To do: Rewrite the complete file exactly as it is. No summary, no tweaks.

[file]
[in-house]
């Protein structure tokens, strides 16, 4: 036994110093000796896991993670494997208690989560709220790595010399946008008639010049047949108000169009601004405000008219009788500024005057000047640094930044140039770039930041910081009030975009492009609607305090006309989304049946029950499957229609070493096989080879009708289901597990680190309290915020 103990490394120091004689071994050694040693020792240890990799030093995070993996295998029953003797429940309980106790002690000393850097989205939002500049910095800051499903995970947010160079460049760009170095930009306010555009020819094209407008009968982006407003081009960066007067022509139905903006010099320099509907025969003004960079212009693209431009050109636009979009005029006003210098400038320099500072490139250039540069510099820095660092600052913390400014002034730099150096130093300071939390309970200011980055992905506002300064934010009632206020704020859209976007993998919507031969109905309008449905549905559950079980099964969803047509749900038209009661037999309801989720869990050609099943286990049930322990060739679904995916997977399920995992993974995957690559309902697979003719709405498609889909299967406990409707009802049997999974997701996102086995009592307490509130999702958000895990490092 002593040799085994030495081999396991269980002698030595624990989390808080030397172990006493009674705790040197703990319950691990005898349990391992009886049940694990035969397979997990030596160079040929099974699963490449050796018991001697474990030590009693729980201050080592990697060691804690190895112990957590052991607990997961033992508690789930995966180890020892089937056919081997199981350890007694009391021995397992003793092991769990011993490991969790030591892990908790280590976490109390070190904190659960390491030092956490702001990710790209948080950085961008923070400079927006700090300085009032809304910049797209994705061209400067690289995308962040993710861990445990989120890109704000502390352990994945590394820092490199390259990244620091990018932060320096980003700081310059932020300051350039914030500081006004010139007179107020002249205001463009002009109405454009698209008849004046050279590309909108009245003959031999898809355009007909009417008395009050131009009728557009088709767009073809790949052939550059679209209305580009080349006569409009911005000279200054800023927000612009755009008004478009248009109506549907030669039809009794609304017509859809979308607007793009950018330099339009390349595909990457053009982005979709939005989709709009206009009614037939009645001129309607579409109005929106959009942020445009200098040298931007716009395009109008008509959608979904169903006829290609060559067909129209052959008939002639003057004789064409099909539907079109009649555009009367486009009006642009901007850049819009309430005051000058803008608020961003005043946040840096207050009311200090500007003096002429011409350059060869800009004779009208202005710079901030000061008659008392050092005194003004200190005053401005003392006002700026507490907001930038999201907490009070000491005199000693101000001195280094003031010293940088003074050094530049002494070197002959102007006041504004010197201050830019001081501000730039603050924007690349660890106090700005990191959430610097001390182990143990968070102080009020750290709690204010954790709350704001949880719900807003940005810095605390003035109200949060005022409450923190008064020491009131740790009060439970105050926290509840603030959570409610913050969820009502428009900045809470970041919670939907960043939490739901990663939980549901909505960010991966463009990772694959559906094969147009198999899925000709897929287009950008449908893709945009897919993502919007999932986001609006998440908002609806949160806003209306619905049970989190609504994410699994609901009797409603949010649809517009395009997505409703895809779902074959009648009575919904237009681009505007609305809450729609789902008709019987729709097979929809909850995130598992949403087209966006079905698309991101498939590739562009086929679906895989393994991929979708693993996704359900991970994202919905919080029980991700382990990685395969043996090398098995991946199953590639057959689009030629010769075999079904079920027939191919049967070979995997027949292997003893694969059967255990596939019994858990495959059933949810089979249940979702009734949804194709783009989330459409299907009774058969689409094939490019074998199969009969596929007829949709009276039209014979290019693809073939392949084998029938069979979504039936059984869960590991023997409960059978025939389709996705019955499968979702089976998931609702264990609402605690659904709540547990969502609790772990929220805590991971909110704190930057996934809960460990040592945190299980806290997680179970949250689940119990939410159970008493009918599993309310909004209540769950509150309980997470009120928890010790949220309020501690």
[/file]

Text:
[in-house]
């Protein structure tokens, strides 16, 4: 036994110093000796896991993670494997208690989560709220790595010399946008008639010049047949108000169009601004405000008219009788500024005057000047640094930044140039770039930041910081009030975009492009609607305090006309989304049946029950499957229609070493096989080879009708289901597990680190309290915020 103990490394120091004689071994050694040693020792240890990799030093995070993996295998029953003797429940309980106790002690000393850097989205939002500049910095800051499903995970947010160079460049760009170095930009306010555009020819094209407008009968982006407003081009960066007067022509139905903006010099320099509907025969003004960079212009693209431009050109636009979009005029006003210098400038320099500072490139250039540069510099820095660092600052913390400014002034730099150096130093300071939390309970200011980055992905506002300064934010009632206020704020859209976007993998919507031969109905309008449905549905559950079980099964969803047509749900038209009661037999309801989720869990050609099943286990049930322990060739679904995916997977399920995992993974995957690559309902697979003719709405498609889909299967406990409707009802049997999974997701996102086995009592307490509130999702958000895990490092 002593040799085994030495081999396991269980002698030595624990989390808080030397172990006493009674705790040197703990319950691990005898349990391992009886049940694990035969397979997990030596160079040929099974699963490449050796018991001697474990030590009693729980201050080592990697060691804690190895112990957590052991607990997961033992508690789930995966180890020892089937056919081997199981350890007694009391021995397992003793092991769990011993490991969790030591892990908790280590976490109390070190904190659960390491030092956490702001990710790209948080950085961008923070400079927006700090300085009032809304910049797209994705061209400067690289995308962040993710861990445990989120890109704000502390352990994945590394820092490199390259990244620091990018932060320096980003700081310059932020300051350039914030500081006004010139007179107020002249205001463009002009109405454009698209008849004046050279590309909108009245003959031999898809355009007909009417008395009050131009009728557009088709767009073809790949052939550059679209209305580009080349006569409009911005000279200054800023927000612009755009008004478009248009109506549907030669039809009794609304017509859809979308607007793009950018330099339009390349595909990457053009982005979709939005989709709009206009009614037939009645001129309607579409109005929106959009942020445009200098040298931007716009395009109008008509959608979904169903006829290609060559067909129209052959008939002639003057004789064409099909539907079109009649555009009367486009009006642009901007850049819009309430005051000058803008608020961003005043946040840096207050009311200090500007003096002429011409350059060869800009004779009208202005710079901030000061008659008392050092005194003004200190005053401005003392006002700026507490907001930038999201907490009070000491005199000693101000001195280094003031010293940088003074050094530049002494070197002959102007006041504004010197201050830019001081501000730039603050924007690349660890106090700005990191959430610097001390182990143990968070102080009020750290709690204010954790709350704001949880719900807003940005810095605390003035109200949060005022409450923190008064020491009131740790009060439970105050926290509840603030959570409610913050969820009502428009900045809470970041919670939907960043939490739901990663939980549901909505960010991966463009990772694959559906094969147009198999899925000709897929287009950008449908893709945009897919993502919007999932986001609006998440908002609806949160806003209306619905049970989190609504994410699994609901009797409603949010649809517009395009997505409703895809779902074959009648009575919904237009681009505007609305809450729609789902008709019987729709097979929809909850995130598992949403087209966006079905698309991101498939590739562009086929679906895989393994991929979708693993996704359900991970994202919905919080029980991700382990990685395969043996090398098995991946199953590639057959689009030629010769075999079904079920027939191919049967070979995997027949292997003893694969059967255990596939019994858990495959059933949810089979249940979702009734949804194709783009989330459409299907009774058969689409094939490019074998199969009969596929007829949709009276039209014979290019693809073939392949084998029938069979979504039936059984869960590991023997409960059978025939389709996705019955499968979702089976998931609702264990609402605690659904709540547990969502609790772990929220805590991971909110704190930057996934809960460990040592945190299980806290997680179970949250689940119990939410159970008493009918599993309310909004209540769950509150309980997470009120928890010790949220309020501690």